Hungarian GP report

Report Before the start of the race Schumacher had said that he was woried about the clutch in his car. It was replaced for the race by one of another make. At the start, however, it caused little problem, with Schumacher taking the lead ...

Report

Before the start of the race Schumacher had said that he was woried about the clutch in his car. It was replaced for the race by one of another make. At the start, however, it caused little problem, with Schumacher taking the lead decisively. Hill, on the other hand, made a tardy start on the dusty half of the track, allowing Villeneuve and Alesi to take him. The race was over by this stage for Salo, who had the indignity of being the first retirement with an altercation with Pedro Diniz's Ligier. The latter, however, kept the car going and went back to the pits for remedial work. For the first 6 laps nothing changed at the front, with the order firmly remaining Schumacher, Villeneuve, Alesi, Hill, Irvine, Berger, Hakkinen and Herbert.

 Schumacher Villeneuve  Alesi  Hill   Irvine Berger
 5 laps          0.746  6.551  7.699  10.738 12.077

Martin Brundle was the next to go off, with a lurid moment involving a neat nosedive into a gravel trap. Schumacher was meanwhile merrily pulling away at the front, with a 1 second lead by lap 9. Hill was now charging and after Alesi, and gaining at a ferocious rate of knots. Villeneuve was also setting about Schumacher in a similar vein, and was the fastest man on the track. Jos Verstappen was the next to go off the track.

 Schumacher Villeneuve  Alesi   Hill    Irvine Berger
 Lap 12          0.787  14.393  15.119  18.310 20.852

Villeneuve was now visibly closing in on Schumacher, whilst Frentzen was the first of the front runners to make a pit stop on lap 14. By lap 15, Schumacher was up to lap Lavaggi, who was lapping some 5 seconds a lap slower than the front of the pack. Lavaggi was doing a wonderful job for the Minardi team in Hungary, ensuring the camera got full view of the sponsors names at every opportunity. The team chose well there.

 Schumacher Villeneuve  Alesi   Hill
 Lap 16          0.415  18.077  18.453

Berger, meanwhile, was the first of the front runners to take a place, and duly took Irvine for 5th place. Berger was also on a charge and after the Williams of Hill. Herbert was the next of the front runners to pit, in a quick 6.6 seconds. Irvine, meanwhile, was now rapidly falling back from the charging Berger. The Ferrari pit were now ready for a pit stop. Would it be a routine stop for Schumacher, or a terminal stop for Irvine. Villeneuve was now a scant 0.2 seconds behind Schumacher and held 19.5 seconds over Alesi. Schumacher pitted in 7.9 seconds, allowing Villeneuve into the lead, and also allowing Alesi, Hill, and Berger into 2nd, 3rd and 4th. Schumacher rejoined in 5th. Villeneuve was now well and truly setting the pace, and showing that he had been held up by the Ferrari. Williams were now also ready for a stop.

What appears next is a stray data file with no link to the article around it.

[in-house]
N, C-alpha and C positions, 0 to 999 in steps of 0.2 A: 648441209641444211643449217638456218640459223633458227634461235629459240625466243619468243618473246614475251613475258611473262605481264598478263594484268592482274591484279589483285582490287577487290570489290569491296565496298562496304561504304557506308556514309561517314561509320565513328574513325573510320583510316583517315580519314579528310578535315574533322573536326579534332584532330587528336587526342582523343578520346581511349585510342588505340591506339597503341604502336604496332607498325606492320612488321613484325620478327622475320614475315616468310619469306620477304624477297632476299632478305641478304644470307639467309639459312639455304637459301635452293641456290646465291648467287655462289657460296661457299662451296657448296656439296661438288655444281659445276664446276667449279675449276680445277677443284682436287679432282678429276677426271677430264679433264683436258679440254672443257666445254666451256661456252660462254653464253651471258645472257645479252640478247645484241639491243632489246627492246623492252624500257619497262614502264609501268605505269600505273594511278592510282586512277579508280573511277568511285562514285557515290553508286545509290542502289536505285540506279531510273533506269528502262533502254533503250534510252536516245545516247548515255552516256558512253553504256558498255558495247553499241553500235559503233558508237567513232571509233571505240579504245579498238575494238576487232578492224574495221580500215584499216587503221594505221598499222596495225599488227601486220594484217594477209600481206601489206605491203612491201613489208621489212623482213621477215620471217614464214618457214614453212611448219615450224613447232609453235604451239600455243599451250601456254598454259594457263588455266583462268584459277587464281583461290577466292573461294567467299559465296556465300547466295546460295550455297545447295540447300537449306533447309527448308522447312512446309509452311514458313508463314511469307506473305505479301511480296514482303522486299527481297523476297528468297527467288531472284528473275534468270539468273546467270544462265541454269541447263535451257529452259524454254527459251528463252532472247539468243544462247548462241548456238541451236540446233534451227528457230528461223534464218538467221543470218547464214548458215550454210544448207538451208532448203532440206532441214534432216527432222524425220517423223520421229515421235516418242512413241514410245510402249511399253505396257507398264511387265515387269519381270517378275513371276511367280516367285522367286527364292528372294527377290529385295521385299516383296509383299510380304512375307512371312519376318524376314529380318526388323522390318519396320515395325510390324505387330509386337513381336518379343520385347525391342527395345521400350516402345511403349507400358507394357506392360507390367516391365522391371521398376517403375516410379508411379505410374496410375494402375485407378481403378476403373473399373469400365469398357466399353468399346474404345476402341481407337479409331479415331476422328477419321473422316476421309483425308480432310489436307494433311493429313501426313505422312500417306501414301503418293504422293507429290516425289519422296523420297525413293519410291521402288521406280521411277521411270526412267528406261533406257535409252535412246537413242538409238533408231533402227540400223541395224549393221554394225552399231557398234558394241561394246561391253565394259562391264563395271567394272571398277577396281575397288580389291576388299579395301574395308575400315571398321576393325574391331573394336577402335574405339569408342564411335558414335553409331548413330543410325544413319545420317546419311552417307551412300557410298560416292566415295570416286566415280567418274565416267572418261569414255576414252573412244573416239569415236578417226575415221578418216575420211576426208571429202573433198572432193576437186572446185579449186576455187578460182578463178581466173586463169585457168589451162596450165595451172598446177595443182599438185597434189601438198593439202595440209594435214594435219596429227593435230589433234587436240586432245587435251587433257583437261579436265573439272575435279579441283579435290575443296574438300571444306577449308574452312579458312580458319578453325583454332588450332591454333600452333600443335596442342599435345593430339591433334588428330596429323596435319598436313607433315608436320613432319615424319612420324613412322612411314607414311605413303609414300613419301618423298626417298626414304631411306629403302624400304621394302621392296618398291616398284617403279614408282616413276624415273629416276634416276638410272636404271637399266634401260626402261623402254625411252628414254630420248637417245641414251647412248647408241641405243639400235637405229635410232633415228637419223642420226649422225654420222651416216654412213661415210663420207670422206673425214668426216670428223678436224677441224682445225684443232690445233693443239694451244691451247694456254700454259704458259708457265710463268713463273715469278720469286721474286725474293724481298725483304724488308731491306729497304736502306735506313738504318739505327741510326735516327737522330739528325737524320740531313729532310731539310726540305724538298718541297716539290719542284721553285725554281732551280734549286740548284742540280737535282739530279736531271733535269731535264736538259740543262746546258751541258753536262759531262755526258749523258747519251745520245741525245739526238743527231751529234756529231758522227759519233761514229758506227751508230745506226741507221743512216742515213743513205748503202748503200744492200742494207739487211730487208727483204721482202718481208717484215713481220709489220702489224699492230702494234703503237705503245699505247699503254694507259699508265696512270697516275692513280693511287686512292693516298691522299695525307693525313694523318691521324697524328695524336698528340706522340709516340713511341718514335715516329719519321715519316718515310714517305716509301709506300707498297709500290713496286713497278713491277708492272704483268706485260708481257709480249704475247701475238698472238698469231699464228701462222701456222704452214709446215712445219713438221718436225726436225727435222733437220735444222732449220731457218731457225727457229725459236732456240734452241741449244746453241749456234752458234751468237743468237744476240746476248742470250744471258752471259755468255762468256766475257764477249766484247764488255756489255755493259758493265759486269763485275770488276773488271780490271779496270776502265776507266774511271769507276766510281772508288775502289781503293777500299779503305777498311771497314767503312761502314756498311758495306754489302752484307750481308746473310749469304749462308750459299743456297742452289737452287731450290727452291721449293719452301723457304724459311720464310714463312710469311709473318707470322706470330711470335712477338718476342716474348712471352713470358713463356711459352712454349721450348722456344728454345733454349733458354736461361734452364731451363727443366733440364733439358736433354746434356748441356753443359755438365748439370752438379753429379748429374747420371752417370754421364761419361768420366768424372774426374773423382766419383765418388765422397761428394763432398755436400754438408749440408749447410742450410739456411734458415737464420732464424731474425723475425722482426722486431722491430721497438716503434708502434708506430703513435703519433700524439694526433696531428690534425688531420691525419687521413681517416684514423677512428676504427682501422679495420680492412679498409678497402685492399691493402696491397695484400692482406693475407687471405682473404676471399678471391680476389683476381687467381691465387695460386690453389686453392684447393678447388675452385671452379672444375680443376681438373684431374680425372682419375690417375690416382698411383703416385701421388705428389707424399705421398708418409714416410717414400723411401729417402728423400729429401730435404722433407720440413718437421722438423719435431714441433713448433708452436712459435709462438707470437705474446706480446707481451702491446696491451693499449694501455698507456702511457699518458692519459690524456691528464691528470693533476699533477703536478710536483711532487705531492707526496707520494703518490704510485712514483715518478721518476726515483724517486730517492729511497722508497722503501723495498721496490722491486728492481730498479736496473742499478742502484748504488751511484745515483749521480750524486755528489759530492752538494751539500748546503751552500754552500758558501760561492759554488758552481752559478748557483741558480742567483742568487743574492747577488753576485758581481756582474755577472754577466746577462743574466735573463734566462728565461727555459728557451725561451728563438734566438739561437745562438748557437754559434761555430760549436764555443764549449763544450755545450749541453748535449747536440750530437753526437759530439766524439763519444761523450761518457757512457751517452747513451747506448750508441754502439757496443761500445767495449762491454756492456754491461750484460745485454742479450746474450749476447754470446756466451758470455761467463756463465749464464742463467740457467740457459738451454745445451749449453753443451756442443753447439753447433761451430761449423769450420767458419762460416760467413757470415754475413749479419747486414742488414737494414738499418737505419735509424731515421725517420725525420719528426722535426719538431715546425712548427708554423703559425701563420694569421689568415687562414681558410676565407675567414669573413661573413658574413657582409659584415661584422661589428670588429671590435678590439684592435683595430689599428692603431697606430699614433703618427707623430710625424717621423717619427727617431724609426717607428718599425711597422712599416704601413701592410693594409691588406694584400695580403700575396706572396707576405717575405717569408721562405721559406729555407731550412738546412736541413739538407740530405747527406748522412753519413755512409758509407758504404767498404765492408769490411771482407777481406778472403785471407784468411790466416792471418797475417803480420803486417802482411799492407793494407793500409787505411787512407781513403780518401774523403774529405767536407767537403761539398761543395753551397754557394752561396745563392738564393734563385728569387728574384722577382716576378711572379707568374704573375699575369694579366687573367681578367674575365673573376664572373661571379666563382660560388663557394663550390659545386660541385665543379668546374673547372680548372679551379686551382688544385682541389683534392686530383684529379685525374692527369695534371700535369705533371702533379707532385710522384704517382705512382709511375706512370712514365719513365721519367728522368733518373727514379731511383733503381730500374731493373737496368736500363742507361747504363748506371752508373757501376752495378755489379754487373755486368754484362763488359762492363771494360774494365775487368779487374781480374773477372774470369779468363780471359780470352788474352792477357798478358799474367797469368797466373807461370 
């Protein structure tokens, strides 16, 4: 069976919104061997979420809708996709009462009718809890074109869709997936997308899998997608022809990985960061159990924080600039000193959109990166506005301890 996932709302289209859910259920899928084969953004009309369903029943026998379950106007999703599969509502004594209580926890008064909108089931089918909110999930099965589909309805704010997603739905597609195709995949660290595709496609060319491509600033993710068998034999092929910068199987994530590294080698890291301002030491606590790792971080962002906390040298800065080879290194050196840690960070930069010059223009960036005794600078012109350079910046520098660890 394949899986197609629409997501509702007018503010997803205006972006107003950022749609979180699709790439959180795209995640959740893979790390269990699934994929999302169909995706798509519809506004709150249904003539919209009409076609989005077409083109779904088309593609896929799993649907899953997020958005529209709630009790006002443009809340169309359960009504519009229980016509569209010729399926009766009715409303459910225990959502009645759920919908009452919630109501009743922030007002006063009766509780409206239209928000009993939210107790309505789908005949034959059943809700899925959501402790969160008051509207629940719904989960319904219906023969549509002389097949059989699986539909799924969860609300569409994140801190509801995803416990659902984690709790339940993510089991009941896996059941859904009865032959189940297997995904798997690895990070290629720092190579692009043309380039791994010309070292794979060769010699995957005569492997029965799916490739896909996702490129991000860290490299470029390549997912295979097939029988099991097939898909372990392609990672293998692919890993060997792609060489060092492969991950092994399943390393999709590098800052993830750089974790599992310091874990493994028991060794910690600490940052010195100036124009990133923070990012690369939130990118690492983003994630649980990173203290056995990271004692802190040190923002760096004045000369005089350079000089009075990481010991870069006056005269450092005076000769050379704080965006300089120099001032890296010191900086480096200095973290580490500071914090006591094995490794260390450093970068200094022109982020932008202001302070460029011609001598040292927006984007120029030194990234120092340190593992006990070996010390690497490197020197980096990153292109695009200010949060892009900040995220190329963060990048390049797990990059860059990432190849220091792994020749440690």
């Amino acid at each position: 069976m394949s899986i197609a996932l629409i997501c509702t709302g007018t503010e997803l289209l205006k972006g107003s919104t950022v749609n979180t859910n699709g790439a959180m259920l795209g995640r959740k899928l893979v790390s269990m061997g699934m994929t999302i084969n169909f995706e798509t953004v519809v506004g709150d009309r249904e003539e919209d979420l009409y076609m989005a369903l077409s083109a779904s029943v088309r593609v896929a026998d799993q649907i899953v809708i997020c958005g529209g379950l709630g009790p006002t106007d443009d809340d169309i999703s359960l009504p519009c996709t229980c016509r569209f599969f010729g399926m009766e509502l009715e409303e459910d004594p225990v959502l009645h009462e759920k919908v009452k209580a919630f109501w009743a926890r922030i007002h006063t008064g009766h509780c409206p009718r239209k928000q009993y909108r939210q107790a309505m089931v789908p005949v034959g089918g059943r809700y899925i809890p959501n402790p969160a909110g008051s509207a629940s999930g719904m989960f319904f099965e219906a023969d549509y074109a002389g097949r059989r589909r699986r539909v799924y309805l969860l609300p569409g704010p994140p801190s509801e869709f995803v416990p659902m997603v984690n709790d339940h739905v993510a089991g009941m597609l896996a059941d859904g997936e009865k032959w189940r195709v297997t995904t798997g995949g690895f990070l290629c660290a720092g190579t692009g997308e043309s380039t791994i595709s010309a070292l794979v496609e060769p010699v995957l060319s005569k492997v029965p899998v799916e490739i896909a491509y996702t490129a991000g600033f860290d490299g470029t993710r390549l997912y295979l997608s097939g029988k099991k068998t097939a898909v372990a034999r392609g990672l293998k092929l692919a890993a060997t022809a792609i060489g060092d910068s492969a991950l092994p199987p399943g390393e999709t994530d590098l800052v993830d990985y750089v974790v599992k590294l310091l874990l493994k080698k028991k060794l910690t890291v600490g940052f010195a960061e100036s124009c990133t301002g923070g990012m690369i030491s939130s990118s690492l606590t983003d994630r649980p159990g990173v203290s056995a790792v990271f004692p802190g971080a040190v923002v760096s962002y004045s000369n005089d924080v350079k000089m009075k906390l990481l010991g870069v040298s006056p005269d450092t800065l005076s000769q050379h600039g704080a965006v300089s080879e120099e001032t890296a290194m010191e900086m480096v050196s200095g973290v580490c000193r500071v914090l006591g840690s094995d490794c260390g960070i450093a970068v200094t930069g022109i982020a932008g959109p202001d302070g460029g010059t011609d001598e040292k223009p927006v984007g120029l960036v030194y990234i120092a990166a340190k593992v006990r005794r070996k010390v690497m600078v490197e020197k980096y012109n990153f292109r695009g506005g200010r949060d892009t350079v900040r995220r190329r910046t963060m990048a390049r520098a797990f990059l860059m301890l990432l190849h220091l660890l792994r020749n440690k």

Villeneuve Alesi   Hill    Berger  Schumacher Irvine
 Lap 20     20.681  21.258  23.554      23.886 27.999

In the end it was Villeneuve who pitted in 7.8 seconds, rejoining the race behind Hill, with Alesi the new race leader. Alesi was the next to pit, and rejoined the race before a McLaren. Hill was now into the lead.

Hill was now setting the pace, with a 1m20.929 on lap 23. For McLaren, however, things suddenly turned pearshaped, with Coulthard going off - he later said that the gearbox seized. It certainly looked that way, with the whole of the rear end now refusing to do anything that David wanted as he battled the car onto the pitstraight - his problems occuring just as he passed the pit lane entrance. Berger joined the tour of the pits, with Williams also ready. Hill managed a clean6.8 second stop - the order of the day for most drivers - and rejoined in 6th. Irvine followed suit into the pit lane. Lamy was also into the pits, and after a lengthy stop retired. Rosset looked set to be the next retirement with a lurid moment whilst being harried by the lapping Sauber of Frentzen. The TWR-Arrows going straight across the gravel and onto the track, where he showered it with stones. Hakkinen joined the pit-frenzy with an 8 second stop.

Positions at lap 26: Villeneuve, Schumacher, Hakkinen (pitted), Alesi, Hill, Berger, Irvine, Herbert, Panis, Frentzen, Barrichello, Rosset (P), Katayama, Lavaggi.